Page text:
Digital wallets mooted

Smartphones to dispense cash

Credit/debit cards could soon be a thing of the past
Mobile Wallet.png

Betamax, personal digital assistants, Walkmans, Encyclopaedia Britannica and now Newsweek, have all disappeared or mutated in the face of new technology. Is the same fate about to befall the magnetic-strip credit/debit card?


The cause of the demise, some say, will be near-field communication, something that technology pundits have been talking about for years, but which now looks to become a mainstream reality. And, yes, it does have a three-letter acronym.


Near-field communication (NFC) uses radio-frequency identification (RFID) technology to transfer information from one device to another, when they are held a few centimetres apart—in other words, without physical contact.


Contactless plastic cards are already in use all around the world: our very own Gautrain uses them very successfully, local banks are rolling out contactless cards with the National Department of Transport (NDoT) application loaded, as does the London Underground, to name just a few examples.


The killer app (quite literally) will be enabling smartphones with NFC and credit/ debit chips to become contactless wallets.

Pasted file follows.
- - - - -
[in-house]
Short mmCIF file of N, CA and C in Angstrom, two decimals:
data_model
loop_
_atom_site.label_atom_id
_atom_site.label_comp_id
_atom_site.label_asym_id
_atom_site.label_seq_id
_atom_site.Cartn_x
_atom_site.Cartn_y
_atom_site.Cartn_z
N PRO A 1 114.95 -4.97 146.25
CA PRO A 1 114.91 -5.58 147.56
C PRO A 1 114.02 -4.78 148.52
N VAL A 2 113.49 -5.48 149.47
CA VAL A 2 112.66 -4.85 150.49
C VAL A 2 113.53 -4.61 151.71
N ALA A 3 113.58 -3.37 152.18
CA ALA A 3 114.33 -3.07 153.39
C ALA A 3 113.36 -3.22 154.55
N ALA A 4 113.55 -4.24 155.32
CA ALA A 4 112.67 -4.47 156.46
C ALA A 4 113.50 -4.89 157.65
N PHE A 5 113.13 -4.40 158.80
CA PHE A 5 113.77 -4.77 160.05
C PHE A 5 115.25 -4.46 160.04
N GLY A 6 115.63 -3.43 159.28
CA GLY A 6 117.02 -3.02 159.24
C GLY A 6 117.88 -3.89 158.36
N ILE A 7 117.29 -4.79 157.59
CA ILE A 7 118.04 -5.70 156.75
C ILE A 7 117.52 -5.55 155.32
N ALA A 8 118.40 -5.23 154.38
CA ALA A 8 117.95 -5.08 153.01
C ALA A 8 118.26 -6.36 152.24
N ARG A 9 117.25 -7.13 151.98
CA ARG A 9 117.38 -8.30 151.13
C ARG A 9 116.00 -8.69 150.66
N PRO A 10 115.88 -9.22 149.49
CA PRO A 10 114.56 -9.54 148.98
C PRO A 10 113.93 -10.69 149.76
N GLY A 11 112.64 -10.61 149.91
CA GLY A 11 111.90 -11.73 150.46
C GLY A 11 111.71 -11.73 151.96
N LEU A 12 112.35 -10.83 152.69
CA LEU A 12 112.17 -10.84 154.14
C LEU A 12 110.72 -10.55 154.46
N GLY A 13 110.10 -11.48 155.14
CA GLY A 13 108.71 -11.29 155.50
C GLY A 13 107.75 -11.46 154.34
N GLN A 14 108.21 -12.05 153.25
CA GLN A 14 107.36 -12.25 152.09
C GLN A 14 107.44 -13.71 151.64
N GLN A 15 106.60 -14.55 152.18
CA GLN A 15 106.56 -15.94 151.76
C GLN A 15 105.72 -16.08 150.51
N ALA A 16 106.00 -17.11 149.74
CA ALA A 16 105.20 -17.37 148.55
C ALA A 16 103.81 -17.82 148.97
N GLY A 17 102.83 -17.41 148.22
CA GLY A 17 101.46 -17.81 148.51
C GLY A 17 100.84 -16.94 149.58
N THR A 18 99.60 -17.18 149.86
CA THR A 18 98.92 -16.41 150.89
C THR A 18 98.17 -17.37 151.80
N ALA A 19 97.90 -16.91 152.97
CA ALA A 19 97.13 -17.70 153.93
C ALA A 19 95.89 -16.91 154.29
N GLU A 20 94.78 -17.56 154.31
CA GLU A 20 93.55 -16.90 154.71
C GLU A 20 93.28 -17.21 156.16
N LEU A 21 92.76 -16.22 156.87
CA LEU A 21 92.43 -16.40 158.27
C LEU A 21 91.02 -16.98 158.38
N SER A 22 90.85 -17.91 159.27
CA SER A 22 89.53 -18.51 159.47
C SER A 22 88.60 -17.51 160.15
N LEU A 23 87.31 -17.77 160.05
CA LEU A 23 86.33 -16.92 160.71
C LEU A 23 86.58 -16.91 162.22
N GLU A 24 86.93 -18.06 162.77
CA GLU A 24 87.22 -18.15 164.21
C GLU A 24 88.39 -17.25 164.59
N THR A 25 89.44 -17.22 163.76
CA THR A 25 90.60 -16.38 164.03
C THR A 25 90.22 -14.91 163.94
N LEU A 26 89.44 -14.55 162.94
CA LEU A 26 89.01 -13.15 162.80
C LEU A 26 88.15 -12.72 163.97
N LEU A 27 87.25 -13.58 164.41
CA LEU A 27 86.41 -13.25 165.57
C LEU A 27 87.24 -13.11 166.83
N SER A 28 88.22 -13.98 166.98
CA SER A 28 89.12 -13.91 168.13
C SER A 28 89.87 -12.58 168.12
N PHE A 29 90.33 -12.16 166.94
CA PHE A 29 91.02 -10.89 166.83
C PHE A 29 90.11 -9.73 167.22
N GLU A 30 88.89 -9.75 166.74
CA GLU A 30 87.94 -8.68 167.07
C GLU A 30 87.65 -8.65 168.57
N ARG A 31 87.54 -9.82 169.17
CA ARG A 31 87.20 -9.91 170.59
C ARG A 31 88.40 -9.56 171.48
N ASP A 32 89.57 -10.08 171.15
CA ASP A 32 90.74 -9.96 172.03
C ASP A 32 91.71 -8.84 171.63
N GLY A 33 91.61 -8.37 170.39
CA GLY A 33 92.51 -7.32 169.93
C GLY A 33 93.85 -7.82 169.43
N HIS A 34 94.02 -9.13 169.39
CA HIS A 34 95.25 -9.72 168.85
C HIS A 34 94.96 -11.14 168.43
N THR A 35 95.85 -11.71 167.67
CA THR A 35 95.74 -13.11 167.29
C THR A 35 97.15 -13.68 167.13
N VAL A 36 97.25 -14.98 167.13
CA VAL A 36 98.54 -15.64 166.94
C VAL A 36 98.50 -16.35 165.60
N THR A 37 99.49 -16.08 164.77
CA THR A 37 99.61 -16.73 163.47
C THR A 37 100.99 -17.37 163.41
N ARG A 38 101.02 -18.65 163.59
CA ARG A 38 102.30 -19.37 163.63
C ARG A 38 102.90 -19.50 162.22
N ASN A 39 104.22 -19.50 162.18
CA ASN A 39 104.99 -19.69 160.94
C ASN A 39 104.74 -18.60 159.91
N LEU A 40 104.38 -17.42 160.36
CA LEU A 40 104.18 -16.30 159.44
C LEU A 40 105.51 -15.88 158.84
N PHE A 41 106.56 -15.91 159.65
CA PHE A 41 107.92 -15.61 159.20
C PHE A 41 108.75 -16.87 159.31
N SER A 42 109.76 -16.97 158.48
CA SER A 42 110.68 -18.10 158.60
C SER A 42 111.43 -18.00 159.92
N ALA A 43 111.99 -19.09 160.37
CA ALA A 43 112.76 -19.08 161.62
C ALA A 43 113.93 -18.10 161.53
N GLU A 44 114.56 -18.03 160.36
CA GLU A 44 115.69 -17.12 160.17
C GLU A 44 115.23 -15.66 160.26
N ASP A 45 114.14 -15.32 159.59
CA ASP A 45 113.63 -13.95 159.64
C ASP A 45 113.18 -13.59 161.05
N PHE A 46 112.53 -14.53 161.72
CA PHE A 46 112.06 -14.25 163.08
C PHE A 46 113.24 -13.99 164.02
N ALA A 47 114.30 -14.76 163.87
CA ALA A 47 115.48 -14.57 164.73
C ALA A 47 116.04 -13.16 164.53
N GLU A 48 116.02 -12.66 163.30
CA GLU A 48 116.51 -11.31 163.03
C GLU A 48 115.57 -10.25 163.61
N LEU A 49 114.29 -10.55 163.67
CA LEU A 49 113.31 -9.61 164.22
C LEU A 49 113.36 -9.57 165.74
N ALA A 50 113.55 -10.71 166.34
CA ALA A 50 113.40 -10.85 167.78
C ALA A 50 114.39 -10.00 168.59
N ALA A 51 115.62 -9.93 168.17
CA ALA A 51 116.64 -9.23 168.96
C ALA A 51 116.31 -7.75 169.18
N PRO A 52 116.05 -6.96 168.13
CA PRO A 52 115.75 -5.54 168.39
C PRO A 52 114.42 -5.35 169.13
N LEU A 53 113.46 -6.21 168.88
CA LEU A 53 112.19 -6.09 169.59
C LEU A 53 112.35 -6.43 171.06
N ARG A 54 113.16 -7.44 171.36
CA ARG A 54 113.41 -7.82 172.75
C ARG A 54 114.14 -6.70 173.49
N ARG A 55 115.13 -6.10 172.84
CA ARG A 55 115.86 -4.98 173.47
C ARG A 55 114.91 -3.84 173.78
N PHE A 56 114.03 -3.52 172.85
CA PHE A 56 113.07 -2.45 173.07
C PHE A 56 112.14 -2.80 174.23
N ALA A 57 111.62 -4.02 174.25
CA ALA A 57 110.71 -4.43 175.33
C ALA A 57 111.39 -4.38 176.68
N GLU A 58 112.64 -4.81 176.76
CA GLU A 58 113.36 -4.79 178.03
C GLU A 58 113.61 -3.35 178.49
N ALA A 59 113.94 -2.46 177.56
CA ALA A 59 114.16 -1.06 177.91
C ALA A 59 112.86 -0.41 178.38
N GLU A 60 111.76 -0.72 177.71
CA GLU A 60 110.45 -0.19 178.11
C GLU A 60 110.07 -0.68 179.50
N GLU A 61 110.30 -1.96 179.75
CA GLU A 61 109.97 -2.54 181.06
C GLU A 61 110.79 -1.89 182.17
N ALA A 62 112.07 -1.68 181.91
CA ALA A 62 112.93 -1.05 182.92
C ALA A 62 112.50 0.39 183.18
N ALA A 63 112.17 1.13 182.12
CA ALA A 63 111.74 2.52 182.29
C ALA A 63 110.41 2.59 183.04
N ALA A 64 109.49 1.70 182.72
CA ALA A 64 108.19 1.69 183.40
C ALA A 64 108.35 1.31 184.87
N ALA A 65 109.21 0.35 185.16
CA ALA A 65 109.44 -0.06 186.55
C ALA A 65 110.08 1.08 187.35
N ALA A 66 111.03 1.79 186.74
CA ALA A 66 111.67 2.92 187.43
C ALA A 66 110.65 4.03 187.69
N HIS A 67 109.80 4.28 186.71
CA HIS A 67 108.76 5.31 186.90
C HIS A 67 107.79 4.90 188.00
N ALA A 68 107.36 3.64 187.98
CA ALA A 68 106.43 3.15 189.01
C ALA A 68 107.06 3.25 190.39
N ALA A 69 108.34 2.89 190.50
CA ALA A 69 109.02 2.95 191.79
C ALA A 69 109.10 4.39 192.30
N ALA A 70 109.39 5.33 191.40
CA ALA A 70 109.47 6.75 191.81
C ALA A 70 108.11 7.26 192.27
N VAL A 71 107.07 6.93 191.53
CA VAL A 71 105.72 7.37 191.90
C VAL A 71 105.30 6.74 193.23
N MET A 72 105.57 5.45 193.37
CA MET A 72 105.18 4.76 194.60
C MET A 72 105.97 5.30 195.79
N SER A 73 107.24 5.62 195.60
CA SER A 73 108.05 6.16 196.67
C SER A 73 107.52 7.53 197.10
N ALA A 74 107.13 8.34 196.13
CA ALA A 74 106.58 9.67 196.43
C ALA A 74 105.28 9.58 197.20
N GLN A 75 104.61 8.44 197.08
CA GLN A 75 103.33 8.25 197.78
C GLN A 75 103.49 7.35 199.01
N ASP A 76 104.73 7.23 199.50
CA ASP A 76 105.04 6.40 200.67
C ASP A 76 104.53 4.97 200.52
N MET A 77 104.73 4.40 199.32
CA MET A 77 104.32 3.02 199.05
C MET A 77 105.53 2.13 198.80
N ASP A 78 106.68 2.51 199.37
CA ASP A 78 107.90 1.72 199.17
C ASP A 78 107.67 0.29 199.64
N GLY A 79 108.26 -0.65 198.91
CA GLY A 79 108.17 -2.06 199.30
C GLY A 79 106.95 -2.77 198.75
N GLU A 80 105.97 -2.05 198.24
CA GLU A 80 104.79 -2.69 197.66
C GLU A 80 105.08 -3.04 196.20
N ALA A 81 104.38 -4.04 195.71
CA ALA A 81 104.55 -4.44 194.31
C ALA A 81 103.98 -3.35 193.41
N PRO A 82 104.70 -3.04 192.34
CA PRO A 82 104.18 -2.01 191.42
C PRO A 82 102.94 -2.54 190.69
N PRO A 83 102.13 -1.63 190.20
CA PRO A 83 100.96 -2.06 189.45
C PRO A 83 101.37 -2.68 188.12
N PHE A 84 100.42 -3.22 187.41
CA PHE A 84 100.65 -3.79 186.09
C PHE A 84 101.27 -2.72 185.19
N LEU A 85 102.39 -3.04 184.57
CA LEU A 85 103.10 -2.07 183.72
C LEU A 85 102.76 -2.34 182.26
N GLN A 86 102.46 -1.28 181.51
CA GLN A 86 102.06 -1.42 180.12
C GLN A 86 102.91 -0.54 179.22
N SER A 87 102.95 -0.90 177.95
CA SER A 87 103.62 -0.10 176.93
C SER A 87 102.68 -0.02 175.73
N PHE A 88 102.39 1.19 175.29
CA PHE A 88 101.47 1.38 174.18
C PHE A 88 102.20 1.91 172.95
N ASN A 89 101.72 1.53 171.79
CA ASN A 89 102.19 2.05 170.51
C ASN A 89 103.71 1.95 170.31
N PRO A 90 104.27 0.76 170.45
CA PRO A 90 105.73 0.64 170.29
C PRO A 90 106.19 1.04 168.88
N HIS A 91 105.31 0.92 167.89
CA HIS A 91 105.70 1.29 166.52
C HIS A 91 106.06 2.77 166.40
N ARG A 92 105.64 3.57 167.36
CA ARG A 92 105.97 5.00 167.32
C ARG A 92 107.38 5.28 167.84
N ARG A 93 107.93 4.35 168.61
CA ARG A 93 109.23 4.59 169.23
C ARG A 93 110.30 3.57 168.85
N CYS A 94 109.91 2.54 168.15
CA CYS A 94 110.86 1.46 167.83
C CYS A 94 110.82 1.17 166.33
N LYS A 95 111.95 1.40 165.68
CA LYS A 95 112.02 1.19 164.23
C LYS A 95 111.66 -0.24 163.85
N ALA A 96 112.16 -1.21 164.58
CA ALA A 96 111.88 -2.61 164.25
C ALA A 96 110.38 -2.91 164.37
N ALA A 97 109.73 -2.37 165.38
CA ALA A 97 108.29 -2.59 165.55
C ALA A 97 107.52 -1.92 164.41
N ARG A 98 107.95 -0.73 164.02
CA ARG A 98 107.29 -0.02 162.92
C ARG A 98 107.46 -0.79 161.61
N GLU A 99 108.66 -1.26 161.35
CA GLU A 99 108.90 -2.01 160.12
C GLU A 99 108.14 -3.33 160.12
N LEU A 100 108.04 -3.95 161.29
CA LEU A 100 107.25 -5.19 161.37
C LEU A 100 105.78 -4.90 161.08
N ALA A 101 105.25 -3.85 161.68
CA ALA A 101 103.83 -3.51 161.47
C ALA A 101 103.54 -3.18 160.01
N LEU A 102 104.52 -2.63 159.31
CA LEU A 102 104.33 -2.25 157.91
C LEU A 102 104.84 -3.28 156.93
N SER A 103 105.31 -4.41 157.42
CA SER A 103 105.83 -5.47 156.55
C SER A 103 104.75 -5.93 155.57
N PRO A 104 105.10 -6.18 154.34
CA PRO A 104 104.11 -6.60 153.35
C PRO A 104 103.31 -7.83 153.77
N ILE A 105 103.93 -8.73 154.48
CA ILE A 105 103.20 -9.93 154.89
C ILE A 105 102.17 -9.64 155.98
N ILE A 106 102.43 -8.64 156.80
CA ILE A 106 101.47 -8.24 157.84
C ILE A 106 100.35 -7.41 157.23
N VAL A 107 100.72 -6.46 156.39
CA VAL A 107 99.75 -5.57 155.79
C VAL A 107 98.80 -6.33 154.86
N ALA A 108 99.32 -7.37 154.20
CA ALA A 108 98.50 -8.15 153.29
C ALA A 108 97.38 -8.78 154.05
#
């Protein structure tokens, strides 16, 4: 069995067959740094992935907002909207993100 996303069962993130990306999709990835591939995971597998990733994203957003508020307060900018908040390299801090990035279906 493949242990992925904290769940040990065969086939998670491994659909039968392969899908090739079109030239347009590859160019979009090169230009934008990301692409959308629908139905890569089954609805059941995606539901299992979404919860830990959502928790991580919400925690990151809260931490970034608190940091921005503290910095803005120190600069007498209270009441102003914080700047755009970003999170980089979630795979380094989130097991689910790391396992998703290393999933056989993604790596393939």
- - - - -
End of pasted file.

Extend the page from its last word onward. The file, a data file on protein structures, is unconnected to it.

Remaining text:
After all, the argument goes, we use our smartphones for an increasing range of functions, from checking the weather to sending and receiving e-mails to watching YouTube, to getting directions to a restaurant. Because they are with us at all times, they have truly become all-purpose devices, and so it only makes sense to use them to pay for things as well.


Imagine paying your bar tab, McDonald's or even your groceries with your phone. On a more futuristic note, a near-field device could be attached to your skin to monitor a health condition; the data could then be transmitted to your smartphone and sent to your health practitioner.


But will NFC kill the plastic card?

Not any time soon – especially in South Africa – is the short answer. One reason is the sheer cost of rolling out contactless readers, especially given the fact that we have only recently completed the rollout of readers for chip cards with PINs.


A second – and perennial – challenge is establishing who owns the customer relationship. Given the extent to which customer loyalty has weakened in the past few years, do not expect this issue to be resolved easily.


An even more potent threat could be the development of payment technologies that do not need NFC at all. Consider Gust, a payment technology developed by MXit, which uses GPS for authentication.


Having said that, though, no one ever expected Britannica to stop publishing books. As more and more smartphones become enabled with NFC – and Juniper Research estimates one in five by 2014 – contactless payment will increase. In fact, Juniper estimates the mobile payment market will be worth $675 billion by 2015.


One thing, though, is clear. We are all carrying too much plastic around with us. It is inevitable that the digital wallet will develop to rid us of this wallet clutter, but the jury is out and deliberating as to when and in what form factor. It’s going to be an interesting ride!


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